Yeah, but I’m not smart enough

As we learnt last time, Socrates was the greatest know-nothing; and importantly, he knew it. Still, despite his genuine protestations, Socrates was actually brilliant. ‘The wisest of them all’ the Oracle of Delphi said; and everybody knew it.

Now it might occur to you that it is actually Socrates’ brilliance that affords him his philosophical ignorance. He had the right kind of smarts to come to grips with, and flourish from, knowing he knows nothing — the extraordinary natural talent to be a philosopher. He’s marked by the divine sign, for goodness sakes! Whereas, like those everyday thinkers who Socrates relentlessly questioned, someone like me (you think) does not have his sort of philosophical mind, just an ordinary mind confined to the usual ignorant.

Perhaps, resigning you to declare: ‘Yeah, it’s alright for Socrates, but I’m just not smart enough to be a philosopher.’

Such a sentiment corresponds with the notion that philosophy requires brilliance; some raw, given talent is prerequisite.(Here is some recent research.) This generally presupposes that there is some special philosophy brain; just like there is supposedly a special maths brain, and a special artistic one. In general I find all this talk of special brains extremely dubious.

Notwithstanding massive advances in neuroscience, it remains extremely difficult to explain any observable neurobiological brain differences, and claims that observed brain difference support alleged distinct sorts/types/groups of brains remain deeply contentious. Findings are often just misappropriated for perpetuating certain prejudices, like women can’t read maps of Venus and Martian men don’t listen (latest research actual debunks this particular bunkum).

Though, for argument’s sake, let us suppose neuroscience could eventually identify a special philosophy brain, one naturally brilliant at philosophy, it does not follow that the owner of that sort of brain will automatically be a philosopher. Nor that it is impossible to turn a thoroughly ordinary brain into a brilliant philosophical one.

No philosopher comes ready-made. Only as Plato’s conceit does Socrates land fully formed and eternally wise in Ancient Athens. We all realise that the real-life Socrates must have had to survive human scrapes in human ways. You know the sort of thing — unlike the smart kid, he always forgets which is the hypotenuse for the new-fangled Pythagorus’ Theorem, he’s picked last for the junior wrestling team down the gymnasium, he cries behind the latrines for being called ‘big nose.’ But our desire to deify brilliance means that even as the butt of Aristophanes’ comedy, Socrates floats amongst the clouds with the Gods, rather than sink in the earth with us mortals.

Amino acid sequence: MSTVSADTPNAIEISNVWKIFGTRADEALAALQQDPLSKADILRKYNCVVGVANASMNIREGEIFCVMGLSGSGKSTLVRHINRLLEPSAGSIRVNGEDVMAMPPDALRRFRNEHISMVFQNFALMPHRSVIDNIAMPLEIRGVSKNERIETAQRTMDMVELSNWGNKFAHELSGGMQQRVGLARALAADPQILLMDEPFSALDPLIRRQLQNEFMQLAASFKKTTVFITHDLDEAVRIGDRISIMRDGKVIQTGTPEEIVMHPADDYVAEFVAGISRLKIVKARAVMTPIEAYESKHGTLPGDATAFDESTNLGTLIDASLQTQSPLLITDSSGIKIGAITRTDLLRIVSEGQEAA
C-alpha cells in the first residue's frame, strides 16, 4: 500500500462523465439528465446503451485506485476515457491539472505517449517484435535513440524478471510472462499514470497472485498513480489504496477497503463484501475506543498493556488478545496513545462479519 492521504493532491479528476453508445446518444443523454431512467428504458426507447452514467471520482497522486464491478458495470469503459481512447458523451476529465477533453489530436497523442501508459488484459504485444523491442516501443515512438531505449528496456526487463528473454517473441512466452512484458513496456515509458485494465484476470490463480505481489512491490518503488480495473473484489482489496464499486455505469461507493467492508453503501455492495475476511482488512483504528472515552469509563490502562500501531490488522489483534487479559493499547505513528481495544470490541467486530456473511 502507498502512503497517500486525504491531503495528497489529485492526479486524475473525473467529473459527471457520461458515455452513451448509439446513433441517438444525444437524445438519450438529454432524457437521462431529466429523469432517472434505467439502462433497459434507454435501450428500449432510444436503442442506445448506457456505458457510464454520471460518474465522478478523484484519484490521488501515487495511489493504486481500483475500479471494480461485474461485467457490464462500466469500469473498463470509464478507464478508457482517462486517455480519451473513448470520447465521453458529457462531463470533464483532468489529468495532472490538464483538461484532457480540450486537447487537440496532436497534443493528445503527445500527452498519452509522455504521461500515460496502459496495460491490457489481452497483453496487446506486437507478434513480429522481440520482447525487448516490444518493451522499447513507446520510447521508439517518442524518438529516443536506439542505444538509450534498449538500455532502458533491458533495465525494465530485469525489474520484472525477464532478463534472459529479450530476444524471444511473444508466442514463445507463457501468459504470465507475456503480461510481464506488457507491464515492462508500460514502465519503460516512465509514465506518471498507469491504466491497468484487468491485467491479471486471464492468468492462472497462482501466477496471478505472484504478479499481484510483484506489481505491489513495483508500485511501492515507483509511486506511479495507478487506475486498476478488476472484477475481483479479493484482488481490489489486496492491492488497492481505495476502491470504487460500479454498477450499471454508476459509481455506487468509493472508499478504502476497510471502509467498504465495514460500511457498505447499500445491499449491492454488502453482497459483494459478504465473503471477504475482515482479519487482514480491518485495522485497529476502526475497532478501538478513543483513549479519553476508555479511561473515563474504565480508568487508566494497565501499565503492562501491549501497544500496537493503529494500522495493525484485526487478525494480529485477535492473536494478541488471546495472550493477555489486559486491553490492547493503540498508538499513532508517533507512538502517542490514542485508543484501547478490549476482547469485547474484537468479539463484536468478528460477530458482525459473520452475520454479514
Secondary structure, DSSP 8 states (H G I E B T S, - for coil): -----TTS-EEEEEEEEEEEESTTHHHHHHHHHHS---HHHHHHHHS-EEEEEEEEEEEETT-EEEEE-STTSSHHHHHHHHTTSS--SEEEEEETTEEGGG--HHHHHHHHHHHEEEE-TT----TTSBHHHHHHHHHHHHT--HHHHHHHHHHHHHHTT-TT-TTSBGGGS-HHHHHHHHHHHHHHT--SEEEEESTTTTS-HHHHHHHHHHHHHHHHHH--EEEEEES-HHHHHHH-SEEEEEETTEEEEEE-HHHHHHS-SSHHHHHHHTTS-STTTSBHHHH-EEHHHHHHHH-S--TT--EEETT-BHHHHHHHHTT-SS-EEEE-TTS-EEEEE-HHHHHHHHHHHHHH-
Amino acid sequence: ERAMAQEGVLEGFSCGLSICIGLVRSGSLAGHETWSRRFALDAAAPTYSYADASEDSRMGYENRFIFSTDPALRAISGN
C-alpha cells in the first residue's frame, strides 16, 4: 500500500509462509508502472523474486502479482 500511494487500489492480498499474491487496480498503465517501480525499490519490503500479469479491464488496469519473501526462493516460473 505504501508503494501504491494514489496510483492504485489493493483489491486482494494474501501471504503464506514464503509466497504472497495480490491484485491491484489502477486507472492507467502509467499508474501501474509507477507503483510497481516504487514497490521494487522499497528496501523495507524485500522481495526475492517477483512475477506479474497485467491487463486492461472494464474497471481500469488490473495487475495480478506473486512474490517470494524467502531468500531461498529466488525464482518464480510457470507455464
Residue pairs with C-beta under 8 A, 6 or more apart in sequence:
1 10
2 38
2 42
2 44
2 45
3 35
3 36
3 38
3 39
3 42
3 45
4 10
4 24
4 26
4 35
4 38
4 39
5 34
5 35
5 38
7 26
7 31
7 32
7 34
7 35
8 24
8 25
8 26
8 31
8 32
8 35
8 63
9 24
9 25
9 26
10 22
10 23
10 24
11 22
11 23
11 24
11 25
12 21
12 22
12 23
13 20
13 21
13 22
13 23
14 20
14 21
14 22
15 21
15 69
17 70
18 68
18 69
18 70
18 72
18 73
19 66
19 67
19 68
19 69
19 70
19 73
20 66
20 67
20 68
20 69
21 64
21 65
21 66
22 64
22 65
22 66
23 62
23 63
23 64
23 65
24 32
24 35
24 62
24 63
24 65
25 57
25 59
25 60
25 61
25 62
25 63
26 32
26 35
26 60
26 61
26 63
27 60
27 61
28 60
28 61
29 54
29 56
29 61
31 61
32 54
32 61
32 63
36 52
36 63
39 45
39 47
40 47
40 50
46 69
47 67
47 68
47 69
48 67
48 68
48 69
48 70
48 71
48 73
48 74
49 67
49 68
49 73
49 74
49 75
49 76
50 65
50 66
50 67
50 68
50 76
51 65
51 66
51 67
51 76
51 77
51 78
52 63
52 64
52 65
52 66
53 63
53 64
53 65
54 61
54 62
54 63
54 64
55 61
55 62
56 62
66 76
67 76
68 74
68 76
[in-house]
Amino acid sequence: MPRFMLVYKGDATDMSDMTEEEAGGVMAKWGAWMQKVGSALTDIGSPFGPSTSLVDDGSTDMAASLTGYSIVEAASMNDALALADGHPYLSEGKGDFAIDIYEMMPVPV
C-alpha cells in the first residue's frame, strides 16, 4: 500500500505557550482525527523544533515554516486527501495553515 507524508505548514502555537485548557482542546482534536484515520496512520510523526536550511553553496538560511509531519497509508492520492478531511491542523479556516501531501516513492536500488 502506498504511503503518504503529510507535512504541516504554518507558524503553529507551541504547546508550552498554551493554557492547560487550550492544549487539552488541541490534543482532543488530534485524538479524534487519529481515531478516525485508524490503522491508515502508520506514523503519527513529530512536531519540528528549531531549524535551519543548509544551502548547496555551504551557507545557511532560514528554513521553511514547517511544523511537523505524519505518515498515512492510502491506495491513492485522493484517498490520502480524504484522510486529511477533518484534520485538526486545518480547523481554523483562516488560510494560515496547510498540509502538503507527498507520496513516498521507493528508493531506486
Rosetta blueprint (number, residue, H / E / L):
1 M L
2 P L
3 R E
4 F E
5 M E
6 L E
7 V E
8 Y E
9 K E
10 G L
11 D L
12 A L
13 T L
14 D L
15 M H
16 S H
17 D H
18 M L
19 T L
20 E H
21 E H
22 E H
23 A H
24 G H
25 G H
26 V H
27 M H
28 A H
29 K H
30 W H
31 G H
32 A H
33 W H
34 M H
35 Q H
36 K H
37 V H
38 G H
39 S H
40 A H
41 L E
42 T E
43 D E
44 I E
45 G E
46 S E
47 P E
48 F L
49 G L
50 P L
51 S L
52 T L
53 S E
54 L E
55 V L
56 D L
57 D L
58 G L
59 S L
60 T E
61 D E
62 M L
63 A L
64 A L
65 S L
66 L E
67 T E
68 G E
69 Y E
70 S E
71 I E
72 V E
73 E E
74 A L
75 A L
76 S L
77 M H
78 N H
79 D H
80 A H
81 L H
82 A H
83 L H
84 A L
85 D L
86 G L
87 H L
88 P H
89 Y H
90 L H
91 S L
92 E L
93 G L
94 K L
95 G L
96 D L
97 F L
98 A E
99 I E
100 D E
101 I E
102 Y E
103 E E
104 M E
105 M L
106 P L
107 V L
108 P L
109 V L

This deification of brilliance is so strong that even where we know a brilliant philosopher endured a long, faltering growth we paint this as their marks of natural exception, not exceptional effort. Kant is probably modern philosophy’s most influential thinker. But, unlike Socrates, much of Kant’s actual daily life and struggle is legendary. A promising start, yet, no bright lights; years of regimented long days including early morning writing sessions, teaching pretty much everything on the eighteenth-century university curriculum to make ends meet, a daily walk you could set your clock by, dining with every brilliant mind who was willing; a couple of glimmering early works; a decade without a publishing anything at all. Then, and only then, did that lifetime produce the works that out-shine all modern philosophy.

Undoubtedly, Kant is brilliant, and considering all we know of his life, it falls short, or seems back-to-front, to put it all down as the product of his given brilliance. He probably was born with a natural spark but his devoted effort to a philosophical life produced his shining brilliance.

‘Still,’ you protest, ‘I could put in the same effort and it all just come to nothing!’

Well, that depends on the ‘nothing.’ Now, if the ‘something’ that you are pitching your nothing against is that your brilliance will be declared from the rooftops and furnish you in glory, then yes you are pretty much guaranteed that it will come to nothing. Because it is really only posterity that judges anyone as brilliant and by that time you are DEAD.

Whereas, if the ‘something’ is a philosophical life, then, this never just comes to nothing. Remember it all started when ancient philosophy asked ‘how to live?’ the Oracle told us ‘know thyself.’ Following this aim of self-examination, I proposed that the guiding principle of philosophy is ‘what are we doing, and why are we doing it?’ Combined with philosophically ignorance, it is to truly understand our own limits, whatever they might be. NONE of this demands being good at it, being brilliant. Regardless of our capabilities, we can get something out of — flourish from — a philosophical life.

More importantly, I think, if we are going to live it we had better jolly well enjoy it! If there is a requirement, any demand, for a philosophical life, it is to love it. To have a deeply care for and sincere interest in philosophy, and embrace it with curiosity and wonder.

Even if you have a natural talent for philosophy, I suggest that this is the wrong, perhaps the worst, reason to be a philosopher. Without a whole hearted love for what you are doing you risk becoming what I previously described technically as ‘being a dick.’

And the truly wise realise this.

Next time: The Virtuous Change Their Mind.

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